Turkey strikes back, taxing $1.8 billion worth of US goods

A man walks in front of a shop in the Turkish border province of Kilis on January 24, 2018. (AFP)
Updated 21 June 2018
0

Turkey strikes back, taxing $1.8 billion worth of US goods

WASHINGTON: Turkey is imposing tariffs on nearly two dozen US products, ranging from cars to sunscreen, to strike back at Washington’s sanctions on imported steel and aluminum.
According to documents filed with the World Trade Organization, Turkey will slap $267 million in tariffs on $1.8 billion worth of products the United States exports to Turkey.
The tariffs, which take effect Thursday, are in retaliation for President Donald Trump’s decision to tax foreign steel and aluminum. The US says the metals imports pose a threat to US national security. The move has enraged traditional US allies such as the European Union, Canada and Turkey.
On Friday, the 28-nation EU will start taxing a range of US imports, including Harley-Davidson motorcycles and cranberries.
“We cannot and will not allow Turkey to be wrongly blamed for America’s economic challenges,” said Turkish Economy Minister Nihat Zeybekci.
The US tariffs come to $267 million on $1.1 billion in Turkish steel and aluminum shipments to the United States. Turkey is America 32nd-biggest trading partner, according to the Office of the US Trade Representative.


German industry groups warn US on tariffs before Trump-Juncker meeting

Updated 22 July 2018
0

German industry groups warn US on tariffs before Trump-Juncker meeting

  • Washington imposed tariffs on steel and aluminum imports from the EU, Canada and Mexico on June 1
  • Trump is threatening to extend them to EU cars and car parts

BERLIN: German industry groups warned on Sunday, before European Commission President Jean-Claude Juncker meets US President Donald Trump this week, that tariffs the United States has imposed or is threatening to introduce risk harming America itself.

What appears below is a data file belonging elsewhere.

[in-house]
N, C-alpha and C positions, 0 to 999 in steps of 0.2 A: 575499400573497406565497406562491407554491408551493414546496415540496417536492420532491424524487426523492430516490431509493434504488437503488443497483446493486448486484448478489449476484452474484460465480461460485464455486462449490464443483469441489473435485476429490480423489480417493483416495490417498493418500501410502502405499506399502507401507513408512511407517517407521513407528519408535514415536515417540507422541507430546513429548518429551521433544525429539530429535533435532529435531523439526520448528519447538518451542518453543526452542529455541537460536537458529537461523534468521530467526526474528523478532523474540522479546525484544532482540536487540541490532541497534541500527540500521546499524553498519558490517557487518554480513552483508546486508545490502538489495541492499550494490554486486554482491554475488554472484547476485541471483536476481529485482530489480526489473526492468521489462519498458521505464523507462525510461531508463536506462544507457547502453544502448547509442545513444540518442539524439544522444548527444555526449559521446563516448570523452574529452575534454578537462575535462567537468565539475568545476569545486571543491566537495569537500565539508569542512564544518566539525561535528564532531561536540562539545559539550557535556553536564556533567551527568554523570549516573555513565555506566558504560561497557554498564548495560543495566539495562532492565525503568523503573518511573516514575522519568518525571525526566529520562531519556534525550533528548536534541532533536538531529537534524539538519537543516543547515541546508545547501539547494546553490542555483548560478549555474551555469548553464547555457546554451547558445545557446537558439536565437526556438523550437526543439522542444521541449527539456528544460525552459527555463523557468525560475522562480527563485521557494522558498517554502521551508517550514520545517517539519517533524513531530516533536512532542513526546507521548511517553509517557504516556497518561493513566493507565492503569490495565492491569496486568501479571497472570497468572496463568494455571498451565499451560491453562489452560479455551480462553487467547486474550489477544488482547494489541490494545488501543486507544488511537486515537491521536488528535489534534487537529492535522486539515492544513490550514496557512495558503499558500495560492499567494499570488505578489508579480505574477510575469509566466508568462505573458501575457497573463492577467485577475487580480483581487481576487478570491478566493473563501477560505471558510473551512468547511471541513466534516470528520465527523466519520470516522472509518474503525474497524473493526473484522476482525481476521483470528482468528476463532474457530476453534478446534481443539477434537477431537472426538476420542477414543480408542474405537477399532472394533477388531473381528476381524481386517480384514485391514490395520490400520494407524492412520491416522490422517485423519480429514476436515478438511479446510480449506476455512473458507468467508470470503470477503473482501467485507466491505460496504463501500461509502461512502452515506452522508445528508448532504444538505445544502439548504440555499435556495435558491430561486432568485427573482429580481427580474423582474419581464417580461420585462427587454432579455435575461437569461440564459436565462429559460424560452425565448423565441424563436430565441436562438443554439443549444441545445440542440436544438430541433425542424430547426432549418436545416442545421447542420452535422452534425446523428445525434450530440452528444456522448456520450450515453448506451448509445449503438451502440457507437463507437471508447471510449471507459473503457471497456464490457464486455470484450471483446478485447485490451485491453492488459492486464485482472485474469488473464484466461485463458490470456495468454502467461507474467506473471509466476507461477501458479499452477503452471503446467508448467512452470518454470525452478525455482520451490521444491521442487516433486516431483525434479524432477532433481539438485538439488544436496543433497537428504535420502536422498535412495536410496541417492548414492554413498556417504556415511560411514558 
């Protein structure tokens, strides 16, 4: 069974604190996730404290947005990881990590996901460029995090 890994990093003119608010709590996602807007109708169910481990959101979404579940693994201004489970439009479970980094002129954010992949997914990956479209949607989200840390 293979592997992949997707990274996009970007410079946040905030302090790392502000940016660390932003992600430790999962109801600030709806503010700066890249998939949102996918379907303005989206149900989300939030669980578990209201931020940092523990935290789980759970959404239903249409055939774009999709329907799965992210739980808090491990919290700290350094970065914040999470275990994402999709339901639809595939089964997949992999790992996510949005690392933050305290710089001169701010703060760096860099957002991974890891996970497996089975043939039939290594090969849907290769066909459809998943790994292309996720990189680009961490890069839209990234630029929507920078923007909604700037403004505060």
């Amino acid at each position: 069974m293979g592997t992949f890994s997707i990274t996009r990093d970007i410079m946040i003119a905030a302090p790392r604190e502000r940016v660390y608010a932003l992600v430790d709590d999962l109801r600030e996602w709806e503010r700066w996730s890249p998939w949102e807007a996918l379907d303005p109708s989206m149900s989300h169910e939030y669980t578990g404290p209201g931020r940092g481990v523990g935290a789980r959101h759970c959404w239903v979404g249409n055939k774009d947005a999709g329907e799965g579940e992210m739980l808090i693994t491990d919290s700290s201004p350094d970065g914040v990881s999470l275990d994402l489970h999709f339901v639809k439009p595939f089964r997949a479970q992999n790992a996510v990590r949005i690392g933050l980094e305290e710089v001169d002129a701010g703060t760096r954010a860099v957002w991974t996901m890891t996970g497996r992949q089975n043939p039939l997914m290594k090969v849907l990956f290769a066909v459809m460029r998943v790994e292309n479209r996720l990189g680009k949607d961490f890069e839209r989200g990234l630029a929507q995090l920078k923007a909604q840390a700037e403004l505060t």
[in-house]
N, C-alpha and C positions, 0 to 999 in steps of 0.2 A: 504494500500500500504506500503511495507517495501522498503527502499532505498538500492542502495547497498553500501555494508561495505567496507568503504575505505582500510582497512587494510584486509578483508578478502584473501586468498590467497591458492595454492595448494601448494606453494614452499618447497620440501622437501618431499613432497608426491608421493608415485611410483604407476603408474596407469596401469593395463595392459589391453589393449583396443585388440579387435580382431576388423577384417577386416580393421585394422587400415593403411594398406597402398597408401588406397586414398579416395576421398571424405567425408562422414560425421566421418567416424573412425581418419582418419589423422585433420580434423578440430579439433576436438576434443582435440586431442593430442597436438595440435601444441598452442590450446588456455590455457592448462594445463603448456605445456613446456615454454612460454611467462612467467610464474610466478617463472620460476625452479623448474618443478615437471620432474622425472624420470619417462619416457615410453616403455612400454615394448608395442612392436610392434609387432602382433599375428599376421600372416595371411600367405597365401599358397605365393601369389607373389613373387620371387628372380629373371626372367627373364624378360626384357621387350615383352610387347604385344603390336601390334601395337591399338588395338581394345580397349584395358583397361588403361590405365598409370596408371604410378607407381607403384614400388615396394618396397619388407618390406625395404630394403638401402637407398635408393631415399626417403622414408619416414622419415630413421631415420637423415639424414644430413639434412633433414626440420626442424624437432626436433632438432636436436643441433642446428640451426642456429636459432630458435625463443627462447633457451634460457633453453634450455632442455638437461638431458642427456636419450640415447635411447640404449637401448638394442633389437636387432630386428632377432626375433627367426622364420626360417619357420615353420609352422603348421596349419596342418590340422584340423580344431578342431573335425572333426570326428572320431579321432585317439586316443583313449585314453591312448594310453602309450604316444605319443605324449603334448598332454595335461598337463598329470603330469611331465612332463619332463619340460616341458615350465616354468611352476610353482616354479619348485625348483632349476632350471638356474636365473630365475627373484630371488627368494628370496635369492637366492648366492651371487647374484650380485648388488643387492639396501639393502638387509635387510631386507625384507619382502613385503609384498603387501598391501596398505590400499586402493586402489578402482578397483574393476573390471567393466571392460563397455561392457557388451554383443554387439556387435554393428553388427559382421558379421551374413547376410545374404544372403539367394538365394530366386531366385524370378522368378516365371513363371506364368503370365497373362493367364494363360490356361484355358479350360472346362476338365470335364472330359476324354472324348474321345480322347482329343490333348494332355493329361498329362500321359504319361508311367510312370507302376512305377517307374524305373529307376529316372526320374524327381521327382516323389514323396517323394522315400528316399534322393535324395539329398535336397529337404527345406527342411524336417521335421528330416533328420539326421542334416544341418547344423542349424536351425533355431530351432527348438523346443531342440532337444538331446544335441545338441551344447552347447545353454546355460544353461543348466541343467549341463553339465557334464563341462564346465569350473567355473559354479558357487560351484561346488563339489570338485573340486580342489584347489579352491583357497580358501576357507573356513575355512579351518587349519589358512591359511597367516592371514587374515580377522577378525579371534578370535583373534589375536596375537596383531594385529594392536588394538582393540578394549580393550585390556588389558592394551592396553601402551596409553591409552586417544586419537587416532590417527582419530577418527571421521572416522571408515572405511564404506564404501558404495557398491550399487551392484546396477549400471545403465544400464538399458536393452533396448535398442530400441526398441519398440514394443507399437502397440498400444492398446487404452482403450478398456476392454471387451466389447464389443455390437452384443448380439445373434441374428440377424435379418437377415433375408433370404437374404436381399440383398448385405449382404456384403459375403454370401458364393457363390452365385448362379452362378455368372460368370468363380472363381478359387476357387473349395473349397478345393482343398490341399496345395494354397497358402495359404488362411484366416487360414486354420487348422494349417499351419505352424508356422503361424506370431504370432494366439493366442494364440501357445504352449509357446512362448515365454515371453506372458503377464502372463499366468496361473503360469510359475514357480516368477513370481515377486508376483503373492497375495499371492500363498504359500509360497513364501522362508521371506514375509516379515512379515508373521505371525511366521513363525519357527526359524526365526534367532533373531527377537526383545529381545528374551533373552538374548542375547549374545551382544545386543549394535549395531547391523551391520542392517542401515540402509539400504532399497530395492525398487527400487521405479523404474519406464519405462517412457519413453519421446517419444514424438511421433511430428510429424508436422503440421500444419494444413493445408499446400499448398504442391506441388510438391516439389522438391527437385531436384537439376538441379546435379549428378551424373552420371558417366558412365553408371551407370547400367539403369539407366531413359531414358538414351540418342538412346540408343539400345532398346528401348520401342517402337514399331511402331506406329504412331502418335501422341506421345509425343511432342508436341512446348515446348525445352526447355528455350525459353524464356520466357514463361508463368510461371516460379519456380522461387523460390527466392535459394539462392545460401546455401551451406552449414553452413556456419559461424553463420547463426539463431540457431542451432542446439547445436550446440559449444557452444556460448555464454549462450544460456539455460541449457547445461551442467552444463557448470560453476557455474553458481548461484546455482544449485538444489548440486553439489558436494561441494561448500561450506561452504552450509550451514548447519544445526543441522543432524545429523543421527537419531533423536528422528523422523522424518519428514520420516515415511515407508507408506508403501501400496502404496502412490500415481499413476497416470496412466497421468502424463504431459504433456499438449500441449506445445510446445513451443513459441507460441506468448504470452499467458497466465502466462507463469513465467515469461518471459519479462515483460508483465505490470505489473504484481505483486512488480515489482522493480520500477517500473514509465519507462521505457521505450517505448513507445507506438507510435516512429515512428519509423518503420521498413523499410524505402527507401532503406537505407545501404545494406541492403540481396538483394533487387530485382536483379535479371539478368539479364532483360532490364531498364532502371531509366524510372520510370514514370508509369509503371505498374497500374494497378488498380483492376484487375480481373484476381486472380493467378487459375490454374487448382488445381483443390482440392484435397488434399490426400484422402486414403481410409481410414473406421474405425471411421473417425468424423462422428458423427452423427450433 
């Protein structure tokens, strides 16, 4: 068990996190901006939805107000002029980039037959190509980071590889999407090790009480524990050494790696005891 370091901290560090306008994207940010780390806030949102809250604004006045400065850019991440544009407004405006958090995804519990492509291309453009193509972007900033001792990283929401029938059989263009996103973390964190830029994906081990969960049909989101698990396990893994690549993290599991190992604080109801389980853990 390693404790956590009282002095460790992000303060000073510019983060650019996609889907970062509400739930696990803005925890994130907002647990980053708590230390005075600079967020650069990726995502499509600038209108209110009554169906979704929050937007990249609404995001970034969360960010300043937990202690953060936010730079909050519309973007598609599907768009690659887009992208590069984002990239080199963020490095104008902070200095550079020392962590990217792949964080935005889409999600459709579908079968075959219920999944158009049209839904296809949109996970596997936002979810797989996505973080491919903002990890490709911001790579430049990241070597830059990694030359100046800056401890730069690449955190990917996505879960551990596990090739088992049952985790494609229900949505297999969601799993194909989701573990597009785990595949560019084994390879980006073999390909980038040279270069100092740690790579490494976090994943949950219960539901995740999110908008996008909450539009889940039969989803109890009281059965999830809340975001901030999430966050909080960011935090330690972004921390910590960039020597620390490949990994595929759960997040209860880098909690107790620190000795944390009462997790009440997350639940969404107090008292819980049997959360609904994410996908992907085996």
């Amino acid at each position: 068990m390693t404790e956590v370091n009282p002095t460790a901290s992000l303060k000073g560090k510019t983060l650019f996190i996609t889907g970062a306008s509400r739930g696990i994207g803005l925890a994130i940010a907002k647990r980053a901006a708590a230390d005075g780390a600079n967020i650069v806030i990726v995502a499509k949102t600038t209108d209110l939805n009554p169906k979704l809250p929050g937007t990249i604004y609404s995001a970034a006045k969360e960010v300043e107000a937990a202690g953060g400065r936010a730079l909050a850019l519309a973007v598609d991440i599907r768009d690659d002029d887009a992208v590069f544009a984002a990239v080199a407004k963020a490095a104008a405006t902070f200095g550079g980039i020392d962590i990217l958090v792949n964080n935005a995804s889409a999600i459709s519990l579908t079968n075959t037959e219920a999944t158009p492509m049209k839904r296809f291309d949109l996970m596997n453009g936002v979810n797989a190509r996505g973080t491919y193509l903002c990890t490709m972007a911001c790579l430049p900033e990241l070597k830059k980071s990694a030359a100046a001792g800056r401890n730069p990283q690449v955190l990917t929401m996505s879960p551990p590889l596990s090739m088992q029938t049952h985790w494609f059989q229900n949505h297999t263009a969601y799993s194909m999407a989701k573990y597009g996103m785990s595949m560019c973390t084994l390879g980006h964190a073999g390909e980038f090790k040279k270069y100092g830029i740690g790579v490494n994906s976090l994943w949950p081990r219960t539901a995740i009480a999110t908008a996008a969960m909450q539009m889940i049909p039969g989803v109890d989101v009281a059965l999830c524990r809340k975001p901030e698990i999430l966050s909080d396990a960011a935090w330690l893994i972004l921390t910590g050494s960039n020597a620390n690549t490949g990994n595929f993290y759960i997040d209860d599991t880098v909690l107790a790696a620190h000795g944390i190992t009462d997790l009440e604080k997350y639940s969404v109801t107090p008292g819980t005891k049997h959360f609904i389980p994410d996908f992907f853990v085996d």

Citing national security grounds, Washington imposed tariffs on steel and aluminum imports from the EU, Canada and Mexico on June 1 and Trump is threatening to extend them to EU cars and car parts. Juncker will discuss trade with Trump at a meeting on Wednesday.
“The tariffs under the guise of national security should be abolished,” Dieter Kempf, head of Germany’s BDI industry association said. Juncker should tell Trump that the United States would harm itself with tariffs on cars and car parts, he told Welt am Sonntag newspaper.
The German auto industry employed more than 118,000 people in the United States and 60 percent of what they produced was exported. “Europe should not let itself be blackmailed and should put in a confident appearance in the United States,” he added.
German Economy Minister Peter Altmaier told Deutschlandfunk radio on Sunday he hoped it was still possible to find a solution that was attractive to both sides. “For us, that means we stand by open markets and low tariffs,” he said
He said the possibility of US tariffs on EU cars was very serious and stressed that reductions in international tariffs in the last 40 years and the opening of markets had resulted in major benefits for citizens.
EU officials have tried to lower expectations about what Juncker can achieve, and played down suggestions that he will arrive in Washington with a novel plan to restore good relations.
Altmaier said it was difficult to estimate the impact of any US car tariffs on the German economy, but added: “Tariffs on aluminum and steel had a volume of just over six billion euros. In this case we would be talking about almost ten times that.”
He said he hoped job losses could be avoided but noted that trade between Europe and the United States made up around one third of total global trade.
“You can imagine that if we go down with a cold in the German-American or European-American relationship, many others around us will get pneumonia so it’s highly risky and that’s why we need to end this conflict as quickly as possible.”
Eric Schweitzer, president of the DIHK Chambers of Commerce, told Welt am Sonntag the German economy had for decades counted on open markets and a reliable global trading system but added: “Every day German companies feel the transatlantic rift getting wider.”